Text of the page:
Grants

Grant Recipients in 1989

Grant Recipients $6,340

Corralitos Observatory

Amount
$2,190
Category
Grant Recipients
Grant Recipients in
1989
Principal Investigator:
Elaine M. Halbedel

For the purchase of a solid-state photometer and computer interface for its 0.4-meter telescope. This telescope was being put into operation and was to join the 0.6-meter telescope of the Observatory in long-term monitoring projects primarily connected with emission B and other peculiar stars, both by resident and visiting observers. The monitoring of Be stars is particularly of interest due to the complexity of light variations that these stars undergo as well as the multiplicity of explanations suggested by such behavior.

Observatories of the Carnegie Institution of Washington

Amount
$1,950
Category
Grant Recipients
Grant Recipients in
1989
Principal Investigator:
Mario Mateo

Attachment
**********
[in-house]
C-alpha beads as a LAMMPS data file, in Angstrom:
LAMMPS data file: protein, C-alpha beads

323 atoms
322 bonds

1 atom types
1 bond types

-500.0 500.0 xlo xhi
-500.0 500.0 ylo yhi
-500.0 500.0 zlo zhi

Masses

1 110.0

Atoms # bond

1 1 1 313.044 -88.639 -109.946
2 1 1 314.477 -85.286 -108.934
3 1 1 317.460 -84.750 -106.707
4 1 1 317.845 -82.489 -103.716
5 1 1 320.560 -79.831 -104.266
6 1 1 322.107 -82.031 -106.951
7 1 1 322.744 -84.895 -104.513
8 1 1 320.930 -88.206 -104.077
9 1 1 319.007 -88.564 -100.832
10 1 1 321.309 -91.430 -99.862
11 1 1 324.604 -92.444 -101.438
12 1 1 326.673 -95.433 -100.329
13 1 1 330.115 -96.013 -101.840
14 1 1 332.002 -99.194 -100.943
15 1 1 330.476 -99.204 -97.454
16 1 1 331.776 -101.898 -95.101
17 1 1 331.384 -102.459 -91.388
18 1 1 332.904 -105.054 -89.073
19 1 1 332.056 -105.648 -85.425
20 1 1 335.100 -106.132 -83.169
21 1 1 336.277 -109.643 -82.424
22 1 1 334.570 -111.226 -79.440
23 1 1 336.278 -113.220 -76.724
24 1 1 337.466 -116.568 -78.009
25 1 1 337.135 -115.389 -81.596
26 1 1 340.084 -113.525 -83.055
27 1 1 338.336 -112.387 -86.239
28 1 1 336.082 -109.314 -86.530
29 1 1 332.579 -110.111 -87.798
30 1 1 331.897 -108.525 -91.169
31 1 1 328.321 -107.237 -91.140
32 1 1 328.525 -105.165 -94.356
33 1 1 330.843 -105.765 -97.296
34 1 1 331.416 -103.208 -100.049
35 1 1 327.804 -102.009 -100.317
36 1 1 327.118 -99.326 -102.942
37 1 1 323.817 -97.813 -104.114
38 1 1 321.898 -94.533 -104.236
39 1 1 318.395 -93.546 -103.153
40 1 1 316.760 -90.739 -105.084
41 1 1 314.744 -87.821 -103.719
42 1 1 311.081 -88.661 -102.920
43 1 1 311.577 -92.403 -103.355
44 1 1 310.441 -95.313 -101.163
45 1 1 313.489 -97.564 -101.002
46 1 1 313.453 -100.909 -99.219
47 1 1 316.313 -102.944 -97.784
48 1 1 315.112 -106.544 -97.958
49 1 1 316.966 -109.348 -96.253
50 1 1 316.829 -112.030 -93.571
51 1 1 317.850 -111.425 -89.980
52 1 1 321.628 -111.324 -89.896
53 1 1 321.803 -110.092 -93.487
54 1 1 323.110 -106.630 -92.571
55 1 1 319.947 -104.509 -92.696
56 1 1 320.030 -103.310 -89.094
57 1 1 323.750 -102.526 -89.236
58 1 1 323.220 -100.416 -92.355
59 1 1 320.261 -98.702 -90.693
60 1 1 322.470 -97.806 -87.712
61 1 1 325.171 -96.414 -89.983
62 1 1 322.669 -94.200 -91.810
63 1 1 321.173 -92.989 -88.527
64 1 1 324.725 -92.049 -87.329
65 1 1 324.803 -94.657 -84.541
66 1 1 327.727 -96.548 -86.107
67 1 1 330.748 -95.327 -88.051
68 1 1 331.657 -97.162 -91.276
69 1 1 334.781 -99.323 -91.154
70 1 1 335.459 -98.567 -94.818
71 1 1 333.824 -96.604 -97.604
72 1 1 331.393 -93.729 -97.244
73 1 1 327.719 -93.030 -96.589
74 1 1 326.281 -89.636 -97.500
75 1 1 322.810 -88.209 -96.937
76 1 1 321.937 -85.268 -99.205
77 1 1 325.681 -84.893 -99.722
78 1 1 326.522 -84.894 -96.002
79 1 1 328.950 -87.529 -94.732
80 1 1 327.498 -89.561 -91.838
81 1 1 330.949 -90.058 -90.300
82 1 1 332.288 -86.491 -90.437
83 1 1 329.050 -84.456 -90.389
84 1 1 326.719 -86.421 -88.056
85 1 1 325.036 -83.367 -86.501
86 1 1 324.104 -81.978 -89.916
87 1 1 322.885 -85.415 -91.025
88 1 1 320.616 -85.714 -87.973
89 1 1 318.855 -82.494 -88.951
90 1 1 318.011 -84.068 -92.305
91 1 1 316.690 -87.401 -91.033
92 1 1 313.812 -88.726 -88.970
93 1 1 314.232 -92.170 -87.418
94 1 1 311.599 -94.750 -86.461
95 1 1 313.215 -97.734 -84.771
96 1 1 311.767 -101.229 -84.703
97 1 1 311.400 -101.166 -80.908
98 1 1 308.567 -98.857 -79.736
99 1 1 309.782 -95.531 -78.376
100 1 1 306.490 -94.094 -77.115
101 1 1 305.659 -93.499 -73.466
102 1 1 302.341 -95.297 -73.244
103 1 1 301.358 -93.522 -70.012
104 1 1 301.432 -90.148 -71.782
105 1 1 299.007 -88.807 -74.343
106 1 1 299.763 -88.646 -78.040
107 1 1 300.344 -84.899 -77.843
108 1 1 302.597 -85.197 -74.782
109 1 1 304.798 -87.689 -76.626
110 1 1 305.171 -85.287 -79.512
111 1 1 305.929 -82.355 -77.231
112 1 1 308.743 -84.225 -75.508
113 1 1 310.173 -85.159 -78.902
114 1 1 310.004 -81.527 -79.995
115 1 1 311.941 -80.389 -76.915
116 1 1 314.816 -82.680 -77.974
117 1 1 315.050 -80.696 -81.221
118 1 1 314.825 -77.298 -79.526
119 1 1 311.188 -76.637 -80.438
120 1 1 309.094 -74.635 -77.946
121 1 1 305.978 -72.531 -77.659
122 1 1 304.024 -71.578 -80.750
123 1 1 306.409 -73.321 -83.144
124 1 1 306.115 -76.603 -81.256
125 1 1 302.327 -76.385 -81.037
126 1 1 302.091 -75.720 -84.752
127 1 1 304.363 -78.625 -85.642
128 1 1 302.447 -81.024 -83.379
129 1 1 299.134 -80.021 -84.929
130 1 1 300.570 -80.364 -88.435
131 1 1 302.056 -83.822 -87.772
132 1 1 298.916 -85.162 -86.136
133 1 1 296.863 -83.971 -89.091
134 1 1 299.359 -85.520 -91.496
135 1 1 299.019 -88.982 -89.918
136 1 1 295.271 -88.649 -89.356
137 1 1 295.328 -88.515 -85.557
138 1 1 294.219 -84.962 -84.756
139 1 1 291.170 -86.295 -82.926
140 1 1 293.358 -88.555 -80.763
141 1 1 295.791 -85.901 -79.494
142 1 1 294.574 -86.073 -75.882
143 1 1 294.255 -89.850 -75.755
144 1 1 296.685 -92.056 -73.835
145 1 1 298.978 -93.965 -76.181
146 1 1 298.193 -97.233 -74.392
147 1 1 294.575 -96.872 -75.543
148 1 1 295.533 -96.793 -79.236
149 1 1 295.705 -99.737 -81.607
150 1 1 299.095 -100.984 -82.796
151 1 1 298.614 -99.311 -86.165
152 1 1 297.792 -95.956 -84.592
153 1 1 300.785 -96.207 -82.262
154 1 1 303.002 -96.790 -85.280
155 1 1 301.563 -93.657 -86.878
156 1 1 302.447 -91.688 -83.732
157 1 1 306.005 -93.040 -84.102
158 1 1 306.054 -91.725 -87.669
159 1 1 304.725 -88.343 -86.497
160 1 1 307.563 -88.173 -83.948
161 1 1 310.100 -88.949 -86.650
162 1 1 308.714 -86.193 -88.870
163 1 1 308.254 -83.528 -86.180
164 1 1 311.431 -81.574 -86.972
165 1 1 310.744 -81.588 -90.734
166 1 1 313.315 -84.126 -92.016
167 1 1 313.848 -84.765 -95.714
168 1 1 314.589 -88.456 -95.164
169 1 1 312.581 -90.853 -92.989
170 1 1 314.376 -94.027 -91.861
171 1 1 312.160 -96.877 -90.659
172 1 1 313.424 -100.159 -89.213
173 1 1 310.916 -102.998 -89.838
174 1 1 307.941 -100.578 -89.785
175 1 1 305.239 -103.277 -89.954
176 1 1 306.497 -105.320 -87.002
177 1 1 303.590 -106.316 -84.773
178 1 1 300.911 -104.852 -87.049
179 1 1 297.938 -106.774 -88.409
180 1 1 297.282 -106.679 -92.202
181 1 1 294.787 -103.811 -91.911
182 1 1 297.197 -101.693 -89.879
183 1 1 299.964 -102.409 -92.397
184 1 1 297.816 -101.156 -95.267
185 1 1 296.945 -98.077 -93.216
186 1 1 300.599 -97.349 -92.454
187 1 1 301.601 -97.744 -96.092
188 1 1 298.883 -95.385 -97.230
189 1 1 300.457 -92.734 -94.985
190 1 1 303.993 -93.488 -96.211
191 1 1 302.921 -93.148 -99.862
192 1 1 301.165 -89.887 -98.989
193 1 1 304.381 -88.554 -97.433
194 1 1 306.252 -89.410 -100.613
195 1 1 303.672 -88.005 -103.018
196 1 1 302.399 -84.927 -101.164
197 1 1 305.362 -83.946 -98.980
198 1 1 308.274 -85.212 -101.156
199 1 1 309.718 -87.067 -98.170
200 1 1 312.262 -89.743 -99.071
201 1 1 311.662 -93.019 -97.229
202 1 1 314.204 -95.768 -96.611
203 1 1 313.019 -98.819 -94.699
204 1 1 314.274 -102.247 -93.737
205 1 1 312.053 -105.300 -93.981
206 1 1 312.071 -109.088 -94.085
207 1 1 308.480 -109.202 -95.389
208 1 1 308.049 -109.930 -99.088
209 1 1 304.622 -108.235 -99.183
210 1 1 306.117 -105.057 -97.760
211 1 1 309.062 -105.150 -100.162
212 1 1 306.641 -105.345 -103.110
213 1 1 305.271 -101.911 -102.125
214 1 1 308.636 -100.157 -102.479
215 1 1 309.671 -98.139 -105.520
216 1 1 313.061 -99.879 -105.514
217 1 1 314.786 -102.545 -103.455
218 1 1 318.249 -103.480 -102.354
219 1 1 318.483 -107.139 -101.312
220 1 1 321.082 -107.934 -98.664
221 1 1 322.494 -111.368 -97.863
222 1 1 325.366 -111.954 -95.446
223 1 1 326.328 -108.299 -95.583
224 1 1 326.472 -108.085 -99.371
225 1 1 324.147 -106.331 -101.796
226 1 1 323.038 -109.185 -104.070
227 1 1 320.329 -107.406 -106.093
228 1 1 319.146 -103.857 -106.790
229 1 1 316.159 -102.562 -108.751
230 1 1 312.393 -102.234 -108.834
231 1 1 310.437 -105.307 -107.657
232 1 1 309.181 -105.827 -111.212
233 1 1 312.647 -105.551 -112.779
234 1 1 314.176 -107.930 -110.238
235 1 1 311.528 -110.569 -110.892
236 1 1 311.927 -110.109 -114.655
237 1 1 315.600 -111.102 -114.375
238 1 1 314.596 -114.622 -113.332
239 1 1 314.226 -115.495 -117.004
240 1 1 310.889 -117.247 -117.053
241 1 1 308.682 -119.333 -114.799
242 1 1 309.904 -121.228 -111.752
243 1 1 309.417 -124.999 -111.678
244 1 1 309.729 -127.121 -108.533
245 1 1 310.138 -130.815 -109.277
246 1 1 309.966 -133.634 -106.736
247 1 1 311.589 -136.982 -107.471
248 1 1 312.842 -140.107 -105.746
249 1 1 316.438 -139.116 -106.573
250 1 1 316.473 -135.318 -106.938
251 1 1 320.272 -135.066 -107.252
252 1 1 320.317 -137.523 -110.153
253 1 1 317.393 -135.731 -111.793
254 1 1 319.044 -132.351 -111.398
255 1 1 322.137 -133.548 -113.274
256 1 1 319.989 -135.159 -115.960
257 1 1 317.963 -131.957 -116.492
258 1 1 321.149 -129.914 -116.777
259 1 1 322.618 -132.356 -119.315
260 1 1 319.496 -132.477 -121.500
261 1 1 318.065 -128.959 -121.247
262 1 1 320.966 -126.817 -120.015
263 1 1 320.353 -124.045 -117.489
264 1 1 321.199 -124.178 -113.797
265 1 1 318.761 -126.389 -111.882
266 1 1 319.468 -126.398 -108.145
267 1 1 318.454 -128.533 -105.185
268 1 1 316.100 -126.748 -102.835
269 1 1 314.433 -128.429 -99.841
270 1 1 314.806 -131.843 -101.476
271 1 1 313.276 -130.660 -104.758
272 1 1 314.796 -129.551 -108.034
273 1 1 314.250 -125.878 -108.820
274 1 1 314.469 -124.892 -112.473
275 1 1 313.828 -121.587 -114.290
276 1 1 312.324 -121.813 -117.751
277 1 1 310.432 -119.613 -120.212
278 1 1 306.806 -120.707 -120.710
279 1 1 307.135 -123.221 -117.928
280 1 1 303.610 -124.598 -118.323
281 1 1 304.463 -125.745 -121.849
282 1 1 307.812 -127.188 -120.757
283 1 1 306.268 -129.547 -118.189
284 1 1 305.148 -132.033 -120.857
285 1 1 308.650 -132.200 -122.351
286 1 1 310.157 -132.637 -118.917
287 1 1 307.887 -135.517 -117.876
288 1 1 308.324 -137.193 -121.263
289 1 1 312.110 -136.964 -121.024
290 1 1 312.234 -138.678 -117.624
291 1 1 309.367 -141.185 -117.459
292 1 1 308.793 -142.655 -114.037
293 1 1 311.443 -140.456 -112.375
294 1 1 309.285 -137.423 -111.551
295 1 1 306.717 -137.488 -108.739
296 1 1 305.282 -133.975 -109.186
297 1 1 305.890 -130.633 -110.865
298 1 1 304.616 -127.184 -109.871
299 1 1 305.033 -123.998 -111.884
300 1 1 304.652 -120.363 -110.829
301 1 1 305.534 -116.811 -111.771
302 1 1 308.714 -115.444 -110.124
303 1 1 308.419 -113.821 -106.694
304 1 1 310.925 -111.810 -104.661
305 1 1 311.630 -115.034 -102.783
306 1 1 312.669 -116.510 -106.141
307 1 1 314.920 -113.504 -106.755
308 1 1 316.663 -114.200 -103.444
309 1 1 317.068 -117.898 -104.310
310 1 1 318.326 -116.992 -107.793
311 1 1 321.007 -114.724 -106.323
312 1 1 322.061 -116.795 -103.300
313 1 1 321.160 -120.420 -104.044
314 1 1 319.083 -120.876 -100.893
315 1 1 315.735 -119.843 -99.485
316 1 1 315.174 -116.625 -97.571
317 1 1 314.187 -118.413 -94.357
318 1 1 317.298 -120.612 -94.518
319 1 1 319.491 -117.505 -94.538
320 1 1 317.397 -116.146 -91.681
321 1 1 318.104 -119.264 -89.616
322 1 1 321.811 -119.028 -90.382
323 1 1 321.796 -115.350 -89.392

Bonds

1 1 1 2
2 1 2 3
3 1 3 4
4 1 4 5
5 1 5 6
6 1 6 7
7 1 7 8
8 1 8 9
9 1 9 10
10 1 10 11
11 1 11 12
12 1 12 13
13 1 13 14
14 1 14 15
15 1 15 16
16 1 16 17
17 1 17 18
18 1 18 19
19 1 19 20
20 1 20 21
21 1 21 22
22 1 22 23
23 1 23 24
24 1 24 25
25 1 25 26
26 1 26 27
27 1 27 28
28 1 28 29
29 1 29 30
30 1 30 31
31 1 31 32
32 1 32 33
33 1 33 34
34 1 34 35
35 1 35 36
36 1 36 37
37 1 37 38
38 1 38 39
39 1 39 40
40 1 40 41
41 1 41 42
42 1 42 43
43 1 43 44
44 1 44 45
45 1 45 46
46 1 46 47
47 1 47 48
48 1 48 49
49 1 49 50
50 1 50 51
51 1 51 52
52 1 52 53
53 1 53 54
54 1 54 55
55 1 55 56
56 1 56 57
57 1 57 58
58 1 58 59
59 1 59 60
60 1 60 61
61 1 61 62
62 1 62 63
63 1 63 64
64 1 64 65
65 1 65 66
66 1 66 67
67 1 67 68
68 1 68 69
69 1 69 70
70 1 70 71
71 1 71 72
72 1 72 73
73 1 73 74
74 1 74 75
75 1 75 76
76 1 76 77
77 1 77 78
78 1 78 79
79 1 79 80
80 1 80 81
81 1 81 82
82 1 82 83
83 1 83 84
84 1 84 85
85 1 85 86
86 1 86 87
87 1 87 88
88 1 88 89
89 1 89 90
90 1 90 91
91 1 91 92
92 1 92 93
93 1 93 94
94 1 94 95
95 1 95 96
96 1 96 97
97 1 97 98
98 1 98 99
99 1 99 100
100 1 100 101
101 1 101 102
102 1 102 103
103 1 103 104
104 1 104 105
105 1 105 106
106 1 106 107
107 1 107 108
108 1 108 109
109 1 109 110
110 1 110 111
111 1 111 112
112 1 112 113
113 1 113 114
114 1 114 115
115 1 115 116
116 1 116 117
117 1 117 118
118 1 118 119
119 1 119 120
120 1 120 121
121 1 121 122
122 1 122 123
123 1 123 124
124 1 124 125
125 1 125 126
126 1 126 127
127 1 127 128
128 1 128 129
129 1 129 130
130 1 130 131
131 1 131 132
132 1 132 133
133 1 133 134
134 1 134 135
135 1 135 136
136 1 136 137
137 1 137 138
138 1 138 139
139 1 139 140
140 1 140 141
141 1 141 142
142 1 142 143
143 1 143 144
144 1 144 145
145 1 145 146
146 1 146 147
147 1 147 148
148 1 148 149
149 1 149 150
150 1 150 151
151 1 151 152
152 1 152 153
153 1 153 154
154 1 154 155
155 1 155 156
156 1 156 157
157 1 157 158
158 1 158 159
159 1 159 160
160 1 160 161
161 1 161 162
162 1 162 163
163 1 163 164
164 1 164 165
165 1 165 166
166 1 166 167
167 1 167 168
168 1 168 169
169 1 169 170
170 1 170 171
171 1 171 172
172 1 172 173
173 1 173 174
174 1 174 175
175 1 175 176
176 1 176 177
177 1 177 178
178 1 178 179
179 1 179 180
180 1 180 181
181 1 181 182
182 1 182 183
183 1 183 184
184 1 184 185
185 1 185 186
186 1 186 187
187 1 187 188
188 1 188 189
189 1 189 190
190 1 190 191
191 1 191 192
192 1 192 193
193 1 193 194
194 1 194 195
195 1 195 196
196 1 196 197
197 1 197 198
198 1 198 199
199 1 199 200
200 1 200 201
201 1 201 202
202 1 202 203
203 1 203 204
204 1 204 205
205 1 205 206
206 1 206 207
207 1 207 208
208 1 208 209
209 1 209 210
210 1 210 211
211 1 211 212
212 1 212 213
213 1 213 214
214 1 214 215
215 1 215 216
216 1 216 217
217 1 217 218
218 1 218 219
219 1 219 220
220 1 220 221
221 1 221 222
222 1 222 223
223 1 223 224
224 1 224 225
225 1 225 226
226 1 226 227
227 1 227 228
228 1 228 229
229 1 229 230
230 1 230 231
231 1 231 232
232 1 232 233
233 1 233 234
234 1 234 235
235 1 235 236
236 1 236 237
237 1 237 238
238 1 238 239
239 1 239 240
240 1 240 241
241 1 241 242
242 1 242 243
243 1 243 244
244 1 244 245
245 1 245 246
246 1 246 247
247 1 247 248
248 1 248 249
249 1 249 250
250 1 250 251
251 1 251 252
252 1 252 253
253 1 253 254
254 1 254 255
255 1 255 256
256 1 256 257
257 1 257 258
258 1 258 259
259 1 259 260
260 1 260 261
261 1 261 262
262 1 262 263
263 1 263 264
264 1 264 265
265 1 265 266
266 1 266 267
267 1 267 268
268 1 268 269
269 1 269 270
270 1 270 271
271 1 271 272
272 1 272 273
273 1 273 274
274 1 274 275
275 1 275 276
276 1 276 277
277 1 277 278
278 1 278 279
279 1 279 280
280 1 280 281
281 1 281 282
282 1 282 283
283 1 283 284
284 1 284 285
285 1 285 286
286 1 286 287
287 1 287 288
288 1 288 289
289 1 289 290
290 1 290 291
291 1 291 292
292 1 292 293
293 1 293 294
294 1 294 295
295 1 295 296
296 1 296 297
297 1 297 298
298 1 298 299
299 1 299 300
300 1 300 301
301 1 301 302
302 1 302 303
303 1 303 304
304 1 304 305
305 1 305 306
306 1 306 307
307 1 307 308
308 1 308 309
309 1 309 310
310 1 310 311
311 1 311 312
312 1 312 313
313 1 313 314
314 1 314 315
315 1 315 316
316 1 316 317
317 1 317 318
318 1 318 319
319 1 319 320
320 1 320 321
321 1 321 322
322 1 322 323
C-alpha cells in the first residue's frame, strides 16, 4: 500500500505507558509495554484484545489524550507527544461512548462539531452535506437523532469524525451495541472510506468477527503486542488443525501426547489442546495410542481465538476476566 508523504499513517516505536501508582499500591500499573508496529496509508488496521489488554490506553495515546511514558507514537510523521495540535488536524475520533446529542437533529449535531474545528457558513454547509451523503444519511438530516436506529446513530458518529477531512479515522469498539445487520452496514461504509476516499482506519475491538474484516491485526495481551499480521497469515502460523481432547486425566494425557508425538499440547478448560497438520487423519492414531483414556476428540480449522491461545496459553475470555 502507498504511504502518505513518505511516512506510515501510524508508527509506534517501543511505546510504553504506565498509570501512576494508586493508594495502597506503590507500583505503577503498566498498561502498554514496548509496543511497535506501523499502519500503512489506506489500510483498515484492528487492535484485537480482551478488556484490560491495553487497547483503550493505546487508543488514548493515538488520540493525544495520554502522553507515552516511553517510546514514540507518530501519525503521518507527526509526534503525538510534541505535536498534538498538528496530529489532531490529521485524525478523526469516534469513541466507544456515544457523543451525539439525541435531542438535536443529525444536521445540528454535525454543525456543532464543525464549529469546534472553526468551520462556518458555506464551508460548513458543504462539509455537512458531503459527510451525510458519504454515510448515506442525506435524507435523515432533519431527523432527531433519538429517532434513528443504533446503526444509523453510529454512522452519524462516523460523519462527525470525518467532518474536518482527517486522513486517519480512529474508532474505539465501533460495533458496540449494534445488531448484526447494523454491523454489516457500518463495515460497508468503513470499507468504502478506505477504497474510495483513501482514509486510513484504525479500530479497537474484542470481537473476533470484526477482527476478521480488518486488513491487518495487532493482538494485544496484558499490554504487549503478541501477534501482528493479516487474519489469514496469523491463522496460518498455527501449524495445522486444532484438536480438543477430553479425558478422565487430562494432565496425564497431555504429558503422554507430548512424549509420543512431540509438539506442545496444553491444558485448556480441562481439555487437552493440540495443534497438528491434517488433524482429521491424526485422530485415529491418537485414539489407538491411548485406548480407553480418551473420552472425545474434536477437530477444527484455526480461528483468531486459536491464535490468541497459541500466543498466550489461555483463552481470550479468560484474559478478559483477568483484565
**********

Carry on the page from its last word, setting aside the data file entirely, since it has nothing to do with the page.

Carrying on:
To purchase a disk drive for use in reducing data from a large-scale CCD imaging program to search for eclipsing variable stars in globular clusters. A firm knowledge of the binary frequency in these stellar systems is important in understanding their dynamical and chemical evolution in detail, as well as to constrain models explaining the existence of a variety of unusual stars – in particular, blue stragglers – that are found in a number of clusters.

University of Wyoming

Amount
$2,200
Category
Grant Recipients
Grant Recipients in
1989
Principal Investigator:
G.R. Ayers

For the construction of a small support structure to mount a state of the art, near-infrared (1-2.5µm) two-dimensional array detector at the Cassegrain focus of the Wyoming Infrared Observatory’s 2.3 meter infrared telescope. Such an arrangement would allow powerful speckle interferometric imaging techniques to systematically produce high spatial resolution (< 100 milli-arcseconds per pixel), two dimensional images. Additionally, the system is to be used in a unique experiment, simultaneously imaging with high spatial resolution at both optical (using the speckle camera of the Harvard-Smithsonian Center for Astrophysics) and near-infrared wavelengths.

Total: $6,340